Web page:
Just after Merck $MRK research raised serious doubts about the BACE approach to tackling Alzheimer’s disease, researchers for Biogen $BIIB and Eisai are fighting against the tide this week. And they have a long way to go before they start persuading they may have something of value for patients.
The team focused on the oral BACE drug elenbecestat says the drug is doing what it’s intended to do, cutting down on the amount of amyloid beta in the brains of patients with a mild form of the disease and producing a numerical decline in the rate at which patients’ cognition spirals downward.
But …. the researchers were unable to track anything in the 18-month Phase II study that qualified as a statistically significant improvement on cognition scores. Actual data were being held back, so we don’t know why exactly the team concludes that the response suggests they may have seen “a delay of clinical symptom decline in exploratory endpoints.”
Researchers used both the Clinical Dementia Rating Sum of Boxes as well as a new assessment they’ve been working on.
This wouldn’t be the first time researchers touted/hyped a possible tie to an improved cognitive score. Eli Lilly did it with great success on the second pivotal fail for solanezumab, setting up a third late-stage study that completely failed to show an improvement in cognition or function. Now they’re trying it in pre-symptomatic patients. And Biogen itself has regularly stoked hopes for aducanumab, its top late-stage drug in the Alzheimer’s field, where nothing has worked out in more than a decade.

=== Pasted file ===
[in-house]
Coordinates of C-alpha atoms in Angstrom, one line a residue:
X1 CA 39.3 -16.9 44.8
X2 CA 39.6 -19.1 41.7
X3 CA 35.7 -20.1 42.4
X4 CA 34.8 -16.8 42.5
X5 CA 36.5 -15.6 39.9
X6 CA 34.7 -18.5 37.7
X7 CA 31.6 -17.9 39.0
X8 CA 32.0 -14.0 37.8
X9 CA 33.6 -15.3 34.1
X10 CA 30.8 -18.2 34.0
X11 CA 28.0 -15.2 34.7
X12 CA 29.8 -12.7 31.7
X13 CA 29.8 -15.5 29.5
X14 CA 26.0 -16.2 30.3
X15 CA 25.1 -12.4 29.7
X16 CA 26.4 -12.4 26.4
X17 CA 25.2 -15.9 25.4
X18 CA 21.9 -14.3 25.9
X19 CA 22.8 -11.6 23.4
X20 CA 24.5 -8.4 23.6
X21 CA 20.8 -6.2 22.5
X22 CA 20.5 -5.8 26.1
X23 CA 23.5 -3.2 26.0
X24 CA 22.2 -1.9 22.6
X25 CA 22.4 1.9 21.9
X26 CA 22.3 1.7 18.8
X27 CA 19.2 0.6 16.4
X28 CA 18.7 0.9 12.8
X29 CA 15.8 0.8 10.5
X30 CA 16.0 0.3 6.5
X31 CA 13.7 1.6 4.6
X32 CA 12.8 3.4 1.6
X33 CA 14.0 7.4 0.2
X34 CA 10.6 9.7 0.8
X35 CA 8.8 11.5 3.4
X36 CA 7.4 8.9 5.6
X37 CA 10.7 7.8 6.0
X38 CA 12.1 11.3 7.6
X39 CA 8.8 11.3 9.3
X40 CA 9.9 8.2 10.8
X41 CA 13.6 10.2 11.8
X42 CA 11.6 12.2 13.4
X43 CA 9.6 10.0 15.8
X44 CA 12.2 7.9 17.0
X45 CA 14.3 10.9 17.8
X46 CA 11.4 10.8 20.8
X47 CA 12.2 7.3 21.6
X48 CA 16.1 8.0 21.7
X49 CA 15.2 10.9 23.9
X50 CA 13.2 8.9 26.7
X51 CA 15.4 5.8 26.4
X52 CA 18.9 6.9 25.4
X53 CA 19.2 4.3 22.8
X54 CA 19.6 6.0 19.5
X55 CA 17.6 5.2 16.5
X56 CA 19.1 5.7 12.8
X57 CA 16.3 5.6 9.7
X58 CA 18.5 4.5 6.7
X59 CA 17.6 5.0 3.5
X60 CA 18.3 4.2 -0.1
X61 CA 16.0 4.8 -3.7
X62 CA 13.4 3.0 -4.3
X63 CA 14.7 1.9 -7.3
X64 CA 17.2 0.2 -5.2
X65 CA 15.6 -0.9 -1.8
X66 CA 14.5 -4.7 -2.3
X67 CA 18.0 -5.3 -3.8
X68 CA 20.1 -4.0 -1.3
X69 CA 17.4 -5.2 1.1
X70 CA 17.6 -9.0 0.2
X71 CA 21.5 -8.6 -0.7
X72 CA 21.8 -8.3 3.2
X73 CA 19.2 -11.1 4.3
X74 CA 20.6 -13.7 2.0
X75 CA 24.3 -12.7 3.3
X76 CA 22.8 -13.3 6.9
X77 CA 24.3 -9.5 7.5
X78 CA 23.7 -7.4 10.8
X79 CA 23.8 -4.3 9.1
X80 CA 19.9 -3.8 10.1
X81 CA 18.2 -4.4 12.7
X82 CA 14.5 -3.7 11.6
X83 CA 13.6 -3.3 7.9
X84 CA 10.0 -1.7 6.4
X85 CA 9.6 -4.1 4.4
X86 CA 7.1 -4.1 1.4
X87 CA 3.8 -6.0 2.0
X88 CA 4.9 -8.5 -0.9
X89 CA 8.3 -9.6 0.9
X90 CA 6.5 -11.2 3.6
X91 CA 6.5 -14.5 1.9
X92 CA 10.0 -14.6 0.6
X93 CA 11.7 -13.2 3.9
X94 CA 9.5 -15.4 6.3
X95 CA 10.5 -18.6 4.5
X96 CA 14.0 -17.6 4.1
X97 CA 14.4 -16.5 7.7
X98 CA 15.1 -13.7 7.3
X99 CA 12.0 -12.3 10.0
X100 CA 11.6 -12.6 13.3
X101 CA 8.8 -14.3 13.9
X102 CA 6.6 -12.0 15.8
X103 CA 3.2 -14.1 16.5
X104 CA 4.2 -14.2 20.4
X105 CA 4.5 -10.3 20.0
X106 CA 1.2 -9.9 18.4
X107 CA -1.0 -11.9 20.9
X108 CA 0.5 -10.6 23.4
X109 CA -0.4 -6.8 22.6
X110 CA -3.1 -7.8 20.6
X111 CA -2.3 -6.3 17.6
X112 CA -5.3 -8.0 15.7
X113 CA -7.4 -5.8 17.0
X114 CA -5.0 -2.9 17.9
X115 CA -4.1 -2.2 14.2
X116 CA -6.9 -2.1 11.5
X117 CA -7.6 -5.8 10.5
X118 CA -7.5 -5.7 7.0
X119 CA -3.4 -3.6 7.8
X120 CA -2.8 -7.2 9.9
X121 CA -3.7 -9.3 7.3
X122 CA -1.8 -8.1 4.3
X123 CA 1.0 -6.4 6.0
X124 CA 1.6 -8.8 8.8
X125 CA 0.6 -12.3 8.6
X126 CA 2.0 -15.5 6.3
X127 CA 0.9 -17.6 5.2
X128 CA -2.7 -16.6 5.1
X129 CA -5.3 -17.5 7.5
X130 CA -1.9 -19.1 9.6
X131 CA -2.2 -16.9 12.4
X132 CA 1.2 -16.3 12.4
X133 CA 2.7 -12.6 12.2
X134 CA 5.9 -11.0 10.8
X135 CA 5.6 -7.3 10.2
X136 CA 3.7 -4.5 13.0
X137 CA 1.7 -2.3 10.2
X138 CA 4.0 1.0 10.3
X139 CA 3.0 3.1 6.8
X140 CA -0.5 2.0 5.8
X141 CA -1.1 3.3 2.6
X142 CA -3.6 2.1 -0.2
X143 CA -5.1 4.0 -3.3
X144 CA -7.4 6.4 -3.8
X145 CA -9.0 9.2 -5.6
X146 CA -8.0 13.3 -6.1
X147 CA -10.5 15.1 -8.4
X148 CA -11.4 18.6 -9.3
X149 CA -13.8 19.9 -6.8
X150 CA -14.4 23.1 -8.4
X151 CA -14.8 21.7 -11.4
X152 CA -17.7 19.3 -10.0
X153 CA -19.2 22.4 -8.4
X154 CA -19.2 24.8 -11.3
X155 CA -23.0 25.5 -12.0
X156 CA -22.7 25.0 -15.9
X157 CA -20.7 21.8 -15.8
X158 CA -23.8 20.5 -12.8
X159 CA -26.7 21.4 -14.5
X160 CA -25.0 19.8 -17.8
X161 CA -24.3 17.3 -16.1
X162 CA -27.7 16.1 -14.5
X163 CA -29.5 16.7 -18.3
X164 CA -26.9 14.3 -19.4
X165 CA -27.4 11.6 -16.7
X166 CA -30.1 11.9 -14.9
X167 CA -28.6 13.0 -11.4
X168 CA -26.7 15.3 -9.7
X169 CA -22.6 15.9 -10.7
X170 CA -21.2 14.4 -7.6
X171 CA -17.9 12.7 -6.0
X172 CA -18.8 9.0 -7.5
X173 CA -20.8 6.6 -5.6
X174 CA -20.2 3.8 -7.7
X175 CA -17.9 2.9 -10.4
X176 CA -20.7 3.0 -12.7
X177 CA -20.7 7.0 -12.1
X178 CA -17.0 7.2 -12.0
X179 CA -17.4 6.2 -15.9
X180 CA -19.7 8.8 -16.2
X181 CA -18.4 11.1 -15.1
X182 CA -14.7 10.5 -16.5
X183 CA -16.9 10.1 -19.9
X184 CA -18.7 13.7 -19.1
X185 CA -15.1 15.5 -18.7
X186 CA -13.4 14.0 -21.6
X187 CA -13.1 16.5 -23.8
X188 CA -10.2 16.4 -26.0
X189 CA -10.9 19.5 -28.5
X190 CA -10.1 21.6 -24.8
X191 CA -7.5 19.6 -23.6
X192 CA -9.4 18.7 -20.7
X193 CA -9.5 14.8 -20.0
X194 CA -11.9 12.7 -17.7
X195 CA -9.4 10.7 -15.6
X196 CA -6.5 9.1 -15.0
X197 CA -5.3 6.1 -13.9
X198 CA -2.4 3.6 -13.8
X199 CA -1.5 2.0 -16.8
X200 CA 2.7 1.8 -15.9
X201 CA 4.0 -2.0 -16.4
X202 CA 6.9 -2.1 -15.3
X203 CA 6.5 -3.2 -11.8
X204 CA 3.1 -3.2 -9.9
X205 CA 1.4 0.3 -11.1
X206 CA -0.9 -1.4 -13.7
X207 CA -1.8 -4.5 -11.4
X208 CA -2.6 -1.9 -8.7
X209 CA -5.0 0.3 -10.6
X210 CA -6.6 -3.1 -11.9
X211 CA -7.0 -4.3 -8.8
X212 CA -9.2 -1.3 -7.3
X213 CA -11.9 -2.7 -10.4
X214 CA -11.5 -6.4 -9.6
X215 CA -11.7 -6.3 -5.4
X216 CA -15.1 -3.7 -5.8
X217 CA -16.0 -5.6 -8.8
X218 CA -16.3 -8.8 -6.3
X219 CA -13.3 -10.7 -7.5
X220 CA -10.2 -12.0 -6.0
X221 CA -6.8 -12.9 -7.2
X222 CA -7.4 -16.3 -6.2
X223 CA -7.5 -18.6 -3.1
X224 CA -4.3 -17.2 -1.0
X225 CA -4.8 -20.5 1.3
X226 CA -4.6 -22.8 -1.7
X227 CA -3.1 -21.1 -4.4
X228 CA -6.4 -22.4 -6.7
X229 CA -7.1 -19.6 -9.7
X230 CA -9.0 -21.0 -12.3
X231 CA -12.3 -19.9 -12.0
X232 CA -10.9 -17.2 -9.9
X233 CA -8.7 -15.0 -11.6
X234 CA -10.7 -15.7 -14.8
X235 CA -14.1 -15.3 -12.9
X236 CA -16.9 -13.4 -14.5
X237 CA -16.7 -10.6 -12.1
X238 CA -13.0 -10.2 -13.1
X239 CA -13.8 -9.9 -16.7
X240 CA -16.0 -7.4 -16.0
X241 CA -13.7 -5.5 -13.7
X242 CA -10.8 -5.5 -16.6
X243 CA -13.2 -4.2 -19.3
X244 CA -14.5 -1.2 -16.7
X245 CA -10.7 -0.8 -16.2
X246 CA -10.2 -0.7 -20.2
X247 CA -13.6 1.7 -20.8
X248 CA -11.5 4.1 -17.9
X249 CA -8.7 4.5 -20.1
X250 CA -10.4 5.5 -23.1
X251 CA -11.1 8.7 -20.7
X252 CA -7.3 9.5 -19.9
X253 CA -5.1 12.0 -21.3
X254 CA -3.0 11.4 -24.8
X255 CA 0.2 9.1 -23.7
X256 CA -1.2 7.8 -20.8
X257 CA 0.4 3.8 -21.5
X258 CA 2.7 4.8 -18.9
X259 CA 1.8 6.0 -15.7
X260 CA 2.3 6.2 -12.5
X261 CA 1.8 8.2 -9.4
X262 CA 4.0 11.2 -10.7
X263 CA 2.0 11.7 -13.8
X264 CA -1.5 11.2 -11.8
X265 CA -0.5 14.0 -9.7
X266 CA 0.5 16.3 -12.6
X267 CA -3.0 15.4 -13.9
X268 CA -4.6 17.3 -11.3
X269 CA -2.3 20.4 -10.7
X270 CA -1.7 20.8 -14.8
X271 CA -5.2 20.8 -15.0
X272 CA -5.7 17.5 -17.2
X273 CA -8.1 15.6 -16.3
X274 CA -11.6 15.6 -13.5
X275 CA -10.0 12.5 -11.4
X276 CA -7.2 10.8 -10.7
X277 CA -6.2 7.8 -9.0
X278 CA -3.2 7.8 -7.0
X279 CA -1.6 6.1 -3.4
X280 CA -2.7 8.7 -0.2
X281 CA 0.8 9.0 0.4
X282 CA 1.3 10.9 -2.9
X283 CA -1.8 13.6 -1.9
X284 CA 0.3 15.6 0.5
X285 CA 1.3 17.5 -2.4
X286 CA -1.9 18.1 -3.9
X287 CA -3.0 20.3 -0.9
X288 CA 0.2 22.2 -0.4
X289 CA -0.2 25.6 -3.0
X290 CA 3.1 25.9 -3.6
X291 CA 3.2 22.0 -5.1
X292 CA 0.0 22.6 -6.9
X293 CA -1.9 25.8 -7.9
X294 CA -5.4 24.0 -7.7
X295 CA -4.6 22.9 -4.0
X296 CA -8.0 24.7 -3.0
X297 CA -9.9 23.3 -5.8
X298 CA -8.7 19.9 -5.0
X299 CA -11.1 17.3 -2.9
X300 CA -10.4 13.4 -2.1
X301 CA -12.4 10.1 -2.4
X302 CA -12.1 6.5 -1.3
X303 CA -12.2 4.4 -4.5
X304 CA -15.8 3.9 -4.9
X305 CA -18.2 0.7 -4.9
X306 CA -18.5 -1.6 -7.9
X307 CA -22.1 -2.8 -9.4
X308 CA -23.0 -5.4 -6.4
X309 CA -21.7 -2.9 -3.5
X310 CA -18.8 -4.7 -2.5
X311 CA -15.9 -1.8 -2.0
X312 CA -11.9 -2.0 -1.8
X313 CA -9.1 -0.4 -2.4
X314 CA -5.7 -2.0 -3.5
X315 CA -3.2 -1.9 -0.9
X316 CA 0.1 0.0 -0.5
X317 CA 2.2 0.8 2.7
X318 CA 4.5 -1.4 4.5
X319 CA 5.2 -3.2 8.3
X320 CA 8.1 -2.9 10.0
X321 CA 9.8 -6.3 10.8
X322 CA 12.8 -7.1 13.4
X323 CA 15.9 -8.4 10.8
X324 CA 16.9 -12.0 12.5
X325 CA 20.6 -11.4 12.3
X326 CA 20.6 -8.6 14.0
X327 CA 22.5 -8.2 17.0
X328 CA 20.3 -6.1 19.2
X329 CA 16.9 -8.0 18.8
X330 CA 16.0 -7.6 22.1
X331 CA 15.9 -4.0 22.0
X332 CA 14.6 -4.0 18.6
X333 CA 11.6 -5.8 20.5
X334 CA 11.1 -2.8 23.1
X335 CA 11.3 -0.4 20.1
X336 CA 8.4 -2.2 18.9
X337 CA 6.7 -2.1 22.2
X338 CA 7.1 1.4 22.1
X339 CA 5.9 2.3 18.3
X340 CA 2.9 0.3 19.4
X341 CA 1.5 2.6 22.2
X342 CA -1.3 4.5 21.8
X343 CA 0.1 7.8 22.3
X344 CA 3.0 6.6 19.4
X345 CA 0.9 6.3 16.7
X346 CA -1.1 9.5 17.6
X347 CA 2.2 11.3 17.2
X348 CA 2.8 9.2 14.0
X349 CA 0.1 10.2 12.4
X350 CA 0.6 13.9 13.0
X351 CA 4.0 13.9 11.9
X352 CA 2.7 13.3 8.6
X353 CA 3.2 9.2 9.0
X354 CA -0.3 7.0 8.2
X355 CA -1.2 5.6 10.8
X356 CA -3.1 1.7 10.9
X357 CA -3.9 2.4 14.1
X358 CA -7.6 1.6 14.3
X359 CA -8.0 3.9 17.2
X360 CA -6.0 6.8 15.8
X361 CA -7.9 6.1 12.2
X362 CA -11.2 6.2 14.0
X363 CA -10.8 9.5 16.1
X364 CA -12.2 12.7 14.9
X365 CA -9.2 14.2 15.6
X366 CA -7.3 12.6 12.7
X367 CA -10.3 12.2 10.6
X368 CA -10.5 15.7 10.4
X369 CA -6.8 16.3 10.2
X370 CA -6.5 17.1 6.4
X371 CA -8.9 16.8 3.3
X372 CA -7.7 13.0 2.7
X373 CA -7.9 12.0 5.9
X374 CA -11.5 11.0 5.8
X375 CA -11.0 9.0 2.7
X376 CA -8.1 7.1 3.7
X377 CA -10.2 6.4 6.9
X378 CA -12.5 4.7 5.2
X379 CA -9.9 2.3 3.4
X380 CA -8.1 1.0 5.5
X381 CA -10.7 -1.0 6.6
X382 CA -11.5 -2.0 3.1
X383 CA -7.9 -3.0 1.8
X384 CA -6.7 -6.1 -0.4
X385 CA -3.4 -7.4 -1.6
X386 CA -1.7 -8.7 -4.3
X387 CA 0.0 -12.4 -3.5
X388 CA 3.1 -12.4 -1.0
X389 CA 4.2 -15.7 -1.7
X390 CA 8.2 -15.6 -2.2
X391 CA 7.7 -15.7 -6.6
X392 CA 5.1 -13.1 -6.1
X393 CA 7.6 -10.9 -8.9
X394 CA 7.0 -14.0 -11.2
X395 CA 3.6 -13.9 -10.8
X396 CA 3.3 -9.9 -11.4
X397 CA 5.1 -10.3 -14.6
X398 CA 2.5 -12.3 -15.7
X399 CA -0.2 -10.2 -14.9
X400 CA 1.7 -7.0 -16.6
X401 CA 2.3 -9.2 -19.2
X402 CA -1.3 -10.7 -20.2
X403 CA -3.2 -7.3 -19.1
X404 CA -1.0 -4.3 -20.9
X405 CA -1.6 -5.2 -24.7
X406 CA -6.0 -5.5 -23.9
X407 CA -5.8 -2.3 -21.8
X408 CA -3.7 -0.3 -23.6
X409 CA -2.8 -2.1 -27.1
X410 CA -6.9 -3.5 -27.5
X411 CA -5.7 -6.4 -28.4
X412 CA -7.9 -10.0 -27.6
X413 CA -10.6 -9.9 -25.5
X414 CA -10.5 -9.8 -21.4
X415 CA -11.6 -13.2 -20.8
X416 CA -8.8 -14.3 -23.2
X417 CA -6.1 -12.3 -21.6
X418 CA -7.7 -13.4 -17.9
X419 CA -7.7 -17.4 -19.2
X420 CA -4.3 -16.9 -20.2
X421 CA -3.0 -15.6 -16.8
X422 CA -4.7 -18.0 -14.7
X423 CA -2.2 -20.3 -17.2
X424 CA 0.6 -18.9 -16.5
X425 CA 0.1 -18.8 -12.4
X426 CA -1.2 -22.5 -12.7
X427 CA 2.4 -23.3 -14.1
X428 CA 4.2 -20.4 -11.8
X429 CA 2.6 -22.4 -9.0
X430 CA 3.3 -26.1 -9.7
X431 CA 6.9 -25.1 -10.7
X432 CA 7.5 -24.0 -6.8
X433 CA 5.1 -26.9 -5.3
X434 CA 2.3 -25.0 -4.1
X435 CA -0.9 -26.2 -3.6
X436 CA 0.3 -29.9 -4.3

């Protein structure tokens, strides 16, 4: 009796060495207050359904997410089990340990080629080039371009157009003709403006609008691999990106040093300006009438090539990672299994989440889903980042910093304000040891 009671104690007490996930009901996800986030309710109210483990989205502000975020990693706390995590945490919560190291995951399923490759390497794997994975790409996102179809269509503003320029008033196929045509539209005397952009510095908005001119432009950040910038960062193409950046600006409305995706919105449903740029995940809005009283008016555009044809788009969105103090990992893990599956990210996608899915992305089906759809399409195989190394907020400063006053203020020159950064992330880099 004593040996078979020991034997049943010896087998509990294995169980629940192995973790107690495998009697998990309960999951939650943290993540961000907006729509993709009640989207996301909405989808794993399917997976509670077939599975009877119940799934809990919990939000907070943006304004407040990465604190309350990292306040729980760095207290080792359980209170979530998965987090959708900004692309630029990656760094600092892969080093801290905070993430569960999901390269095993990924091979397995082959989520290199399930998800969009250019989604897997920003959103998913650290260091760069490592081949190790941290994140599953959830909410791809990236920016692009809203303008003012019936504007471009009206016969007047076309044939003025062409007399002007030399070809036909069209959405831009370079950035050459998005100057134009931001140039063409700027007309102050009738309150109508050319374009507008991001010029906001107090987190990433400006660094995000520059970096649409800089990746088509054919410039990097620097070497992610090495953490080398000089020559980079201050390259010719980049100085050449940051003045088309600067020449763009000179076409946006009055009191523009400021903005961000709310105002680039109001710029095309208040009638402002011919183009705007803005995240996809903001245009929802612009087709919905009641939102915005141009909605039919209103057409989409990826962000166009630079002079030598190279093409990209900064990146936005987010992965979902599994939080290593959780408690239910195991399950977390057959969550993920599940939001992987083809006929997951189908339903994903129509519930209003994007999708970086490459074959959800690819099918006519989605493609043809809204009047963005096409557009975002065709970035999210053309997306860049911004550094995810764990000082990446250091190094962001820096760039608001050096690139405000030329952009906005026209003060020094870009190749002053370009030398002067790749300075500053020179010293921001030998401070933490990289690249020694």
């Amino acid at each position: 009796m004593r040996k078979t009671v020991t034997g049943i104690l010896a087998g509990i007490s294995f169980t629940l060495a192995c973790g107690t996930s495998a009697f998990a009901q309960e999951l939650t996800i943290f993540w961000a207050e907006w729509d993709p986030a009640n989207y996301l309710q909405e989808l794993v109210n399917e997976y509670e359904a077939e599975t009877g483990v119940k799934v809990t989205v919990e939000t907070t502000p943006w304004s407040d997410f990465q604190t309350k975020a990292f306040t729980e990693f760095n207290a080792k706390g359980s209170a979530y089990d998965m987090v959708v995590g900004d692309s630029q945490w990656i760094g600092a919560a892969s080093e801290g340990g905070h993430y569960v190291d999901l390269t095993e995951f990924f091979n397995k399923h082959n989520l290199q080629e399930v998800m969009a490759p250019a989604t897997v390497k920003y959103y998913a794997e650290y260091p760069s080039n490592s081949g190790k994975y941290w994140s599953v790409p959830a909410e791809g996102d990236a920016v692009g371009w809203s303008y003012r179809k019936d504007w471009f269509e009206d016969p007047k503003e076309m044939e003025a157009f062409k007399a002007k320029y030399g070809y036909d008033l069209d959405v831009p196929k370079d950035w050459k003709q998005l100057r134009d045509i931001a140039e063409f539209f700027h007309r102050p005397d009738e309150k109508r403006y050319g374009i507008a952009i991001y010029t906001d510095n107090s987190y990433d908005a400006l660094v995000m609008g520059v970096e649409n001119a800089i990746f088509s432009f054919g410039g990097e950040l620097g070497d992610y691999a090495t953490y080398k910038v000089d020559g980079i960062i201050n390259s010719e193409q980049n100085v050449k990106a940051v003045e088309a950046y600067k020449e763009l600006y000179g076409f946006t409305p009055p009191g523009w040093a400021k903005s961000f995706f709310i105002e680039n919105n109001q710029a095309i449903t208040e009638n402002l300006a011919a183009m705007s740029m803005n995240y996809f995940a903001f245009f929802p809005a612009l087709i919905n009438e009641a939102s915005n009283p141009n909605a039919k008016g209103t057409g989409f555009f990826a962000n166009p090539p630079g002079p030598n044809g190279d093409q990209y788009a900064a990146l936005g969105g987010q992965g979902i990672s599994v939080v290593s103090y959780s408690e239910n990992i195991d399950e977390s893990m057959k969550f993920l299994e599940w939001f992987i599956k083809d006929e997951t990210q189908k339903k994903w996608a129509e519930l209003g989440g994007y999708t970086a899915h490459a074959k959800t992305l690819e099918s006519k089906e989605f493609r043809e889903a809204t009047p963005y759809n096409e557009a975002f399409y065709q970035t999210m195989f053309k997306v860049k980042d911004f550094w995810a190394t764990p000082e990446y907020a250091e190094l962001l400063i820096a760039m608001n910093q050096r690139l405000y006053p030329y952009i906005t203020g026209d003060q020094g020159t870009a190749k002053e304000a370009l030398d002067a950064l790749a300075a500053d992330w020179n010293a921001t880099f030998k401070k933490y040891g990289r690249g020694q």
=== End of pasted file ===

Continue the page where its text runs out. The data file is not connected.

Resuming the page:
Significantly, the researchers found no serious safety issues that could stop the program at this stage.
The latest setback for Merck also underscored fears that the entire BACE field is headed for the growing scrap heap of drugs — as far as symptomatic patients are concerned. Merck researchers concluded that their first Phase III trial also proved that their drug hit its target, without significantly helping patients. There have been a number of other BACE failures, but those setbacks have been blamed on the drug’s weaknesses, rather than problems with the target.
“It is highly encouraging that Study 202 confirmed elenbecestat’s treatment effect in reducing amyloid in the brain and suggested a slowing of clinical decline. Eisai and Biogen will continue to work together to advance the ongoing Phase III program (MISSION AD) in order to contribute a new potential treatment option to Alzheimer’s disease patients as soon as possible,” said Lynn Kramer, the CMO for Eisai’s Neurology Business Group.
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